Greyhound Releases Well-Timed Deal For $1 Fare To Customers Of Shuttered Bus Companies

After U.S. officials shut down 26 bus operations shuttling passengers between New York and Florida, citing safety violations, Greyhound has gone ahead and seized the opportunity to remind customers that they’re ready to take you where you need to go. In a bit of grave dancing, Greyhound announced a $1 one-way fare to customers who purchased tickets on the shuttered bus carriers.

In a press release, Greyhound announces that the fares are only valid between June 1 and June 16 for customers who purchased tickets prior to May 31 on one of the carriers listed as closed by the Federal Motor Carrier Safety Administration.

Those customers will need to bring their ticket and proof of purchase with them to any Greyhound terminal to receive the special fare.

“We understand many have had their travel plans disrupted, and Greyhound wants to take care of those who have been affected, ensuring they arrive at their planned destination safely and on time,” said Dave Leach, president and CEO, Greyhound. “As the value and safety leader in the industry, Greyhound is ready to provide these customers a better travel option to more major cities with more frequency across the Eastern United States.”

The companies involved in the government crackdown served around 1,800 passengers per day, carrying them along Interstate 95. Most of those routes either originated or terminated in New York’s Chinatown neighborhood.


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  1. Blueskylaw says:

    Benjamin “Ben” Holladay (October 14, 1819–July 8, 1887) was an American transportation businessman responsible for creating the Overland Stage to California during the height of the 1849 California Gold Rush. Ben Holladay created a stagecoach empire and he is known in history as the “Stagecoach King”.

    Ben Holladay used to come into a town, open up a stage line with discount rates, wait till the competition went out of business or sold out to him, then he would double rates of what his competitors used to charge, and cut service in order to squeeze as much profit as he could from his line and customers.

    • DrLumen says:

      I’m not sure what your point is but this would not work today. It’s called predatory pricing and there would be anti-trust complaints not to mention the slews of class action attorneys chomping at the bit.

      As to being the only remaining carrier… keep in mind that the gov’t subsidizes Greyhound to keep them in business. I’m sure the gov’t would like to see more bus lines and competition but there will always be at least one and that one is currently Greyhound. The reason I was told (someone in the GH corp) for this logic was to ensure mobilization in times of war or for possible mass evacuations.

      • pythonspam says:

        I took my first MegaBus trip over the past weekend, and loved it.
        No TSA hassle, pickup/dropoff in convenient city centers, WIFI provided, (maybe a little slow when everyone was using it, but still enough to check email and such), and no cancellations because the bus is only half full (like the airlines do daily.)

  2. crispyduck13 says:

    Last night on ABC World News they had a spot on this bus sting debacle, and the reporter said something like “these carriers were shut down for having dangerous operations practices, unlike the superior carriers like Greyhound.”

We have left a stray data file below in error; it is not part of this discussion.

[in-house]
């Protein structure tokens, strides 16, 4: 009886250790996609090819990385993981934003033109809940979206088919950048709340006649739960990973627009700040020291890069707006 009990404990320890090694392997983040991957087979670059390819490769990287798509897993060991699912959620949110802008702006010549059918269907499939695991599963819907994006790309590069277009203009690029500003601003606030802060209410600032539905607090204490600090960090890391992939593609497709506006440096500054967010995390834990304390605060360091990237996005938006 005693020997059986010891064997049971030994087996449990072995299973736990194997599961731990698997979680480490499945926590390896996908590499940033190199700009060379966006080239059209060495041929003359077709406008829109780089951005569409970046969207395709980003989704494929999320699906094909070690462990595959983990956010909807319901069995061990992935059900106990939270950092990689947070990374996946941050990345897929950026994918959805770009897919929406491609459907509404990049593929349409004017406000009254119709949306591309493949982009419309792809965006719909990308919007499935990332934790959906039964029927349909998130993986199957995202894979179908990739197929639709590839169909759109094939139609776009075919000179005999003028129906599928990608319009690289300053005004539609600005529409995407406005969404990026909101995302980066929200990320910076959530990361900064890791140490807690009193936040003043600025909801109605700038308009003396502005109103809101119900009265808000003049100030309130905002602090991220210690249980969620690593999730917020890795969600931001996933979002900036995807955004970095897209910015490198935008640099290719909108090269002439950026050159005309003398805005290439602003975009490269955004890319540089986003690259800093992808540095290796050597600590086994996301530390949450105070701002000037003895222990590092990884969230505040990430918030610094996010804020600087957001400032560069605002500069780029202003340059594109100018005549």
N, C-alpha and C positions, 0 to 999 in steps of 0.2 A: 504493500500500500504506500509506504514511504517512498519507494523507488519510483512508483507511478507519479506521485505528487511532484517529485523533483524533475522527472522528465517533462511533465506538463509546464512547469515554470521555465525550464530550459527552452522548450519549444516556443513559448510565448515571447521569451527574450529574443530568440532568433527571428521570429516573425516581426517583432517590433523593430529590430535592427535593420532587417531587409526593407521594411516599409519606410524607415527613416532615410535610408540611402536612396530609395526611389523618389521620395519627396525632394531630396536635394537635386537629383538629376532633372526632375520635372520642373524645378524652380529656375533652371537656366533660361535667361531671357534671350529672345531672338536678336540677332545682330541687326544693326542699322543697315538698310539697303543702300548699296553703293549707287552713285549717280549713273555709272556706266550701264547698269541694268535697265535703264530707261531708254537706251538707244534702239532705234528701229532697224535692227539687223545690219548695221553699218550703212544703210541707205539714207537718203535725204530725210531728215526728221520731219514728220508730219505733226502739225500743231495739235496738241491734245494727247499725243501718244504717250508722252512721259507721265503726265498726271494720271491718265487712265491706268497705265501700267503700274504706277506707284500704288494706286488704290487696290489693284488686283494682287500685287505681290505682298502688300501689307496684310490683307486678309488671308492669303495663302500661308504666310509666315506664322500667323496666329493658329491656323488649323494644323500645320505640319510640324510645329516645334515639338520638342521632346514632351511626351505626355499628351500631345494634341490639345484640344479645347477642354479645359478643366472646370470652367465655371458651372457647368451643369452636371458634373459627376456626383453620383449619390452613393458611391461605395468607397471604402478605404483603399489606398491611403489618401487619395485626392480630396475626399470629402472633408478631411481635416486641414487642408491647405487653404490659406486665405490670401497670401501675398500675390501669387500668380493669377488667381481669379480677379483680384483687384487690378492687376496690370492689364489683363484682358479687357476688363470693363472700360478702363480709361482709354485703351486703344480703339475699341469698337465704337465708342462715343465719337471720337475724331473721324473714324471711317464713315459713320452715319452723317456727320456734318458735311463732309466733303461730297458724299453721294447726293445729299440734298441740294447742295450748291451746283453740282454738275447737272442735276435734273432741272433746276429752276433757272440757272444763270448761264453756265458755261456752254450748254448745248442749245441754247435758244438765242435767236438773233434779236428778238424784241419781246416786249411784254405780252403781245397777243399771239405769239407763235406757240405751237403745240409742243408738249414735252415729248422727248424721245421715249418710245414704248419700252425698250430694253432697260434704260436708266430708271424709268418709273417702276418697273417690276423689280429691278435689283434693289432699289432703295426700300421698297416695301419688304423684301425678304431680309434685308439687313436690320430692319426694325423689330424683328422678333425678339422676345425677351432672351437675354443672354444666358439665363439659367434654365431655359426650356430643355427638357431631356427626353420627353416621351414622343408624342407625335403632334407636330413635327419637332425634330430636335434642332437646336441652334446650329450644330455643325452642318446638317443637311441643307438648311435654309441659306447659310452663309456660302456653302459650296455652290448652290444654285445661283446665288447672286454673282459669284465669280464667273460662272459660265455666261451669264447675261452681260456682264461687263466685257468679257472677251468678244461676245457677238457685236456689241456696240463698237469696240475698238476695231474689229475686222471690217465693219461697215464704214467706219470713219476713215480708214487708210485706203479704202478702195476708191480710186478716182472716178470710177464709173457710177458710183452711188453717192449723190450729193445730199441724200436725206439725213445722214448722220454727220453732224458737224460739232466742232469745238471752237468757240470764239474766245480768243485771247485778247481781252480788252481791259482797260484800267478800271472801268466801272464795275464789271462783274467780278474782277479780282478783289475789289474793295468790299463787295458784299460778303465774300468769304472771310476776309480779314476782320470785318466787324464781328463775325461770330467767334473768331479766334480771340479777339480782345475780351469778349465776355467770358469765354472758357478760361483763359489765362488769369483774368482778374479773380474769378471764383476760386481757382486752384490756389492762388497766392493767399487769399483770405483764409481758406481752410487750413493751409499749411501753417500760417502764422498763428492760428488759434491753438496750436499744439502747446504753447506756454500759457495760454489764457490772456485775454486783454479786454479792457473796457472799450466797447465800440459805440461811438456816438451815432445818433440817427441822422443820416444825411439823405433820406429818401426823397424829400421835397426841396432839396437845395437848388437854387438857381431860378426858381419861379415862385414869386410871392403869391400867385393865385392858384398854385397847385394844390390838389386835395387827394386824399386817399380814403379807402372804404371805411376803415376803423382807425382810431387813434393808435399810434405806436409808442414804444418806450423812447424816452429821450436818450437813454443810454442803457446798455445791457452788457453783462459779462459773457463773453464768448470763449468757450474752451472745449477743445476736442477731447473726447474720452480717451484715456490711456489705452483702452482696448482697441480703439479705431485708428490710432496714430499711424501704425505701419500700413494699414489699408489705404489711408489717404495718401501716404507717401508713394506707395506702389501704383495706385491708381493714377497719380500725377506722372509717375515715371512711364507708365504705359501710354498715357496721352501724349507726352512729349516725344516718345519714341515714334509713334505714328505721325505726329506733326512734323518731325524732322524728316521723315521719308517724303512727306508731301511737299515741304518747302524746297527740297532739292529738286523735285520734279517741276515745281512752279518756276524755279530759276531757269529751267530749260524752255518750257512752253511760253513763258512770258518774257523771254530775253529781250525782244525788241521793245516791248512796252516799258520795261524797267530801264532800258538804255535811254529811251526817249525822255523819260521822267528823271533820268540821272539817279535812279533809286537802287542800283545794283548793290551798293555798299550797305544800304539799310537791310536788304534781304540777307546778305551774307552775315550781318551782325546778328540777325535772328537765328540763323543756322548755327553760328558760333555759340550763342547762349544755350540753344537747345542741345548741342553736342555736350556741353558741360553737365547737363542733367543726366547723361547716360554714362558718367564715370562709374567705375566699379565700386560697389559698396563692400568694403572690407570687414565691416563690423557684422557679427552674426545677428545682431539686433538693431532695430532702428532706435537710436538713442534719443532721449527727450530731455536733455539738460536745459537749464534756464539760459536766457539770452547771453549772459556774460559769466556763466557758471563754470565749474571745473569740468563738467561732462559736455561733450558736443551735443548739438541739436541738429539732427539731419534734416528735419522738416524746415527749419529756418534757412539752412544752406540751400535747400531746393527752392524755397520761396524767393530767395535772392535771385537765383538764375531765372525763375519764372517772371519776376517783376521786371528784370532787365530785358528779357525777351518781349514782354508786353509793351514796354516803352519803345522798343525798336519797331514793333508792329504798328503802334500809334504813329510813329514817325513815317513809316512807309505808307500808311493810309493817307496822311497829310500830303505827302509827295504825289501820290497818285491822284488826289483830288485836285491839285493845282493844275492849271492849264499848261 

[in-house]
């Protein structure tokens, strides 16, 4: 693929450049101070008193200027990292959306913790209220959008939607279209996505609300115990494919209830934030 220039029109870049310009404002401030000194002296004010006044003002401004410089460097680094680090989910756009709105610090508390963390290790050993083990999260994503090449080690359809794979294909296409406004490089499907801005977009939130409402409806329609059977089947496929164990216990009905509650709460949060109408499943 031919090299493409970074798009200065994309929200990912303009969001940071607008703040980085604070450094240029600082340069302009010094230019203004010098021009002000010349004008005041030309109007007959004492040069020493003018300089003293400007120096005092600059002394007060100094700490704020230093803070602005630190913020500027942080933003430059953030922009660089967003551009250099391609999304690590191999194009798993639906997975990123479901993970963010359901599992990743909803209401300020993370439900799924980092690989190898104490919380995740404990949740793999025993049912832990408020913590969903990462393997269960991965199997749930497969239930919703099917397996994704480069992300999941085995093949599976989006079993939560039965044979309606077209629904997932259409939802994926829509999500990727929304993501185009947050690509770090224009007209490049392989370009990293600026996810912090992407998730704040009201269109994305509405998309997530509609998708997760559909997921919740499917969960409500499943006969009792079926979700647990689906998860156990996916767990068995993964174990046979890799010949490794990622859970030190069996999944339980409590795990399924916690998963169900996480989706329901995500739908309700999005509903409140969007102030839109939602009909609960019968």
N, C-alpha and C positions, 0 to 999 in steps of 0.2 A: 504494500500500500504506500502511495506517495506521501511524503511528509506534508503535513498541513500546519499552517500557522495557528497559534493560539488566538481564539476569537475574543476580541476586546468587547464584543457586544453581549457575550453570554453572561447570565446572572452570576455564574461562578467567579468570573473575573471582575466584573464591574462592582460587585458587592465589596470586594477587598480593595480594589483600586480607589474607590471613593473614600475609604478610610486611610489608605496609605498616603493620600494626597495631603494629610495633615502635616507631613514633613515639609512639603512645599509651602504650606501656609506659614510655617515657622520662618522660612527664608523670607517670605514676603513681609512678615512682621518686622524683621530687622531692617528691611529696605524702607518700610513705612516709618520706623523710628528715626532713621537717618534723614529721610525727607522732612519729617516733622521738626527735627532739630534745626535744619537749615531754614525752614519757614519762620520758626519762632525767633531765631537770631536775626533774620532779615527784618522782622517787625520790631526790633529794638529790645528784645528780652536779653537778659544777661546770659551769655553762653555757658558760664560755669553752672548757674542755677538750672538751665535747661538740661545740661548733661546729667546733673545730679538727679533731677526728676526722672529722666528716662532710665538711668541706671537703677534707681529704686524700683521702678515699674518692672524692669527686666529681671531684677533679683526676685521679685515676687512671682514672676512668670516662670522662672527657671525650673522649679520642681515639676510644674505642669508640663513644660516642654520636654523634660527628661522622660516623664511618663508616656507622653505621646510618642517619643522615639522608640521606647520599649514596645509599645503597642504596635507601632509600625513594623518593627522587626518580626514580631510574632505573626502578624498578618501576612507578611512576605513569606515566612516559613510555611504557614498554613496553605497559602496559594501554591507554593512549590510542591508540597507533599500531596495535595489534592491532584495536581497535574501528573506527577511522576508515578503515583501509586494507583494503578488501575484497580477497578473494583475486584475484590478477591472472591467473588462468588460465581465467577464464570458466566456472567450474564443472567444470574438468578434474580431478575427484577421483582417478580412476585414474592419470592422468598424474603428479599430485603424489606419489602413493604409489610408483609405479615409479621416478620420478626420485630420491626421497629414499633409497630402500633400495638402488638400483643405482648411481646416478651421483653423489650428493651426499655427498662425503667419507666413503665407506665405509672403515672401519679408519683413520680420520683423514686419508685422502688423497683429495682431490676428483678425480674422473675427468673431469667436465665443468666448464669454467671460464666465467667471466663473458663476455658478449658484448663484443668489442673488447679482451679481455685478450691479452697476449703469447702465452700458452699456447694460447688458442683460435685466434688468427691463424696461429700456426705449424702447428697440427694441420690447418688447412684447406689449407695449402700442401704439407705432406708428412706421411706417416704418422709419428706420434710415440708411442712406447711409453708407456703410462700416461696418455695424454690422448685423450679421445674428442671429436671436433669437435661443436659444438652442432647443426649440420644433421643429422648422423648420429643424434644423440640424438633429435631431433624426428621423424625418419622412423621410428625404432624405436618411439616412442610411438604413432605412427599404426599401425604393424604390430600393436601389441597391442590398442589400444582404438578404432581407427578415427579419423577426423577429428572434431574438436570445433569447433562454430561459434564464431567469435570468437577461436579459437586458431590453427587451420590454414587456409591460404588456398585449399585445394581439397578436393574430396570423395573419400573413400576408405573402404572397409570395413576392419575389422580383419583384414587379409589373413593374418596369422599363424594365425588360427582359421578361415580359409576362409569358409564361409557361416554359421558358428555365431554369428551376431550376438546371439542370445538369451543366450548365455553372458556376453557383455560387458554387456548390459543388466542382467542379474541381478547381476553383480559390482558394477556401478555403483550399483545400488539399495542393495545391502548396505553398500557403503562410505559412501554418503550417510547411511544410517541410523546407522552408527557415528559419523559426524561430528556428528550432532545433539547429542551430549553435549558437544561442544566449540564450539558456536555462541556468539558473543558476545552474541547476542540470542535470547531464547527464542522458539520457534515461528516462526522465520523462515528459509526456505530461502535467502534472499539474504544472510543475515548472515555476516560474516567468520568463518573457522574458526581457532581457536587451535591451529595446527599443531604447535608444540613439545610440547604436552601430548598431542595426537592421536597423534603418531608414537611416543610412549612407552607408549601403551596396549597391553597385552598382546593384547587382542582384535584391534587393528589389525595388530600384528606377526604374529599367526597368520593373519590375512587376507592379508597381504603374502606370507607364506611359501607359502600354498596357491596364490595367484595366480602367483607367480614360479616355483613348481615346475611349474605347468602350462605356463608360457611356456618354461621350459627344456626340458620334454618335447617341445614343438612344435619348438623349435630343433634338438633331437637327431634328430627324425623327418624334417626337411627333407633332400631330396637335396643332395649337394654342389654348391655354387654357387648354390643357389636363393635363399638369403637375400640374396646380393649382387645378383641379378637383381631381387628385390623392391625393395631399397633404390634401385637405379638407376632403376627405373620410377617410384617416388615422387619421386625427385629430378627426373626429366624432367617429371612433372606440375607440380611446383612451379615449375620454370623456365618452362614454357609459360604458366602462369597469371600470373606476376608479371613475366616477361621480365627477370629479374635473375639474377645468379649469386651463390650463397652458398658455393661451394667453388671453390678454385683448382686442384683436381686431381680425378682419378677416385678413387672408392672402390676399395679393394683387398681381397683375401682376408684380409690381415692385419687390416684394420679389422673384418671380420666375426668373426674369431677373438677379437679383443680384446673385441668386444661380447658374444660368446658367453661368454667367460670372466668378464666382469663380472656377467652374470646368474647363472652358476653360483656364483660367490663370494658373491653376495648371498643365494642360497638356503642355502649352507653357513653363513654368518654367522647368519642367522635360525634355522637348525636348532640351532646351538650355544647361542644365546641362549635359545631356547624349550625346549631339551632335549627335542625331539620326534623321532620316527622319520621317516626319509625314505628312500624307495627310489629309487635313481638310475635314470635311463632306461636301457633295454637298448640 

And I laughed and I laughed…

    I mean sure, maybe Greyhound doesn’t have as many bus accidents but calling them superior to say, a sock, is hilarious.

    • Tim says:

      These carriers make Greyhound look like the safest company in the world. Seriously. Many of the drivers didn’t have CDLs. They often drove past their legal time limits. The buses often had lights, brakes or tires that failed inspections.

      Greyhound may be bad, but these were horrible.

  3. jessjj347 says:

    So are these $1 fares for Bolt Bus? I don’t see a link to a Greyhound advert, but I would assume the $1 fare is for their cheaper bus line

  4. finbar says:

    Took Greyhound up 101 in Northern California once. Between the dude talking to a crystal and the variose drunk dudes it was an interesting ride.

  5. I'll Buy That For A Dollar says:

    Shut downed? That’s a laugh. They are still operating with the gates shuttered. I see everyday scores of their customers standing on the sidewalk waiting for a bus to pull up. Come down to Chinatown at Allen street if you don’t believe me.

  6. I'll Buy That For A Dollar says:

    Shut downed? That’s a laugh. They are still operating with the gates shuttered. I see everyday scores of their customers standing on the sidewalk waiting for a bus to pull up. Come down to Chinatown at Allen street if you don’t believe me.

  7. DriveByLurker says:

    Although, if you read the fine print for the one dollar “Super Sitter” fare, regardless of your origin and destination, you have to change busses in Atlanta… *twice*.

  8. Press1forDialTone says:

    Go Greyhound! Dance on those ahole graves and
    lets close down more of these greedy evil transports.
    Maybe then Greyhound and the handful of other legacy
    heavily regulated lines will get enough revenue to upscale
    their service without skyrocketing the prices. Travelling
    Greyhound is never going to be a first-class experience
    but it might improve noticeably after the crackdown and
    what we do need is more inter-carrier competition not
    intra-carrier competition. Let’s help Amtrak and Greyhound
    stick it to the airlines which are already operating as a multi-company